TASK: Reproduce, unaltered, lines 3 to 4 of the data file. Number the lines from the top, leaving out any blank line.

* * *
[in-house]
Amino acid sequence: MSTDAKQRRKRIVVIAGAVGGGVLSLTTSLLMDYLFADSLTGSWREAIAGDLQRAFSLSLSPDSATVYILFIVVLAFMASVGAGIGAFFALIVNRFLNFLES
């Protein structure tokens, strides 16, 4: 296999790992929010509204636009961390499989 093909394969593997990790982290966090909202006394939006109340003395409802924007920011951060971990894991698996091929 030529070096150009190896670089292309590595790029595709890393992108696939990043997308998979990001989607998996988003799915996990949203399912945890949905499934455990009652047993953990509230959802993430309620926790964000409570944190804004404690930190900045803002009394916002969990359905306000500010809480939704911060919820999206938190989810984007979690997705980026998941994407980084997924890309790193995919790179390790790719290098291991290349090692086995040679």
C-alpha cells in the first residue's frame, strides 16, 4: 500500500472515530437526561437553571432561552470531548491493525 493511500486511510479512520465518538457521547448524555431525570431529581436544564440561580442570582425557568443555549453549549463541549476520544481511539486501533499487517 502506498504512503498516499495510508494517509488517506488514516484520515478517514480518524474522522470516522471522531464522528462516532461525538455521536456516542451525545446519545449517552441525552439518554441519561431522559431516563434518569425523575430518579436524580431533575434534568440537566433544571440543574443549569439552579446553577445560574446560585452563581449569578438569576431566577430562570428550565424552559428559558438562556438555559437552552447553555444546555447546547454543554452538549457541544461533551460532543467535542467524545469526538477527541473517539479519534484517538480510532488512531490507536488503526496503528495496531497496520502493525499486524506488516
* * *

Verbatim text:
């Protein structure tokens, strides 16, 4: 296999790992929010509204636009961390499989 093909394969593997990790982290966090909202006394939006109340003395409802924007920011951060971990894991698996091929 030529070096150009190896670089292309590595790029595709890393992108696939990043997308998979990001989607998996988003799915996990949203399912945890949905499934455990009652047993953990509230959802993430309620926790964000409570944190804004404690930190900045803002009394916002969990359905306000500010809480939704911060919820999206938190989810984007979690997705980026998941994407980084997924890309790193995919790179390790790719290098291991290349090692086995040679």
C-alpha cells in the first residue's frame, strides 16, 4: 500500500472515530437526561437553571432561552470531548491493525 493511500486511510479512520465518538457521547448524555431525570431529581436544564440561580442570582425557568443555549453549549463541549476520544481511539486501533499487517 502506498504512503498516499495510508494517509488517506488514516484520515478517514480518524474522522470516522471522531464522528462516532461525538455521536456516542451525545446519545449517552441525552439518554441519561431522559431516563434518569425523575430518579436524580431533575434534568440537566433544571440543574443549569439552579446553577445560574446560585452563581449569578438569576431566577430562570428550565424552559428559558438562556438555559437552552447553555444546555447546547454543554452538549457541544461533551460532543467535542467524545469526538477527541473517539479519534484517538480510532488512531490507536488503526496503528495496531497496520502493525499486524506488516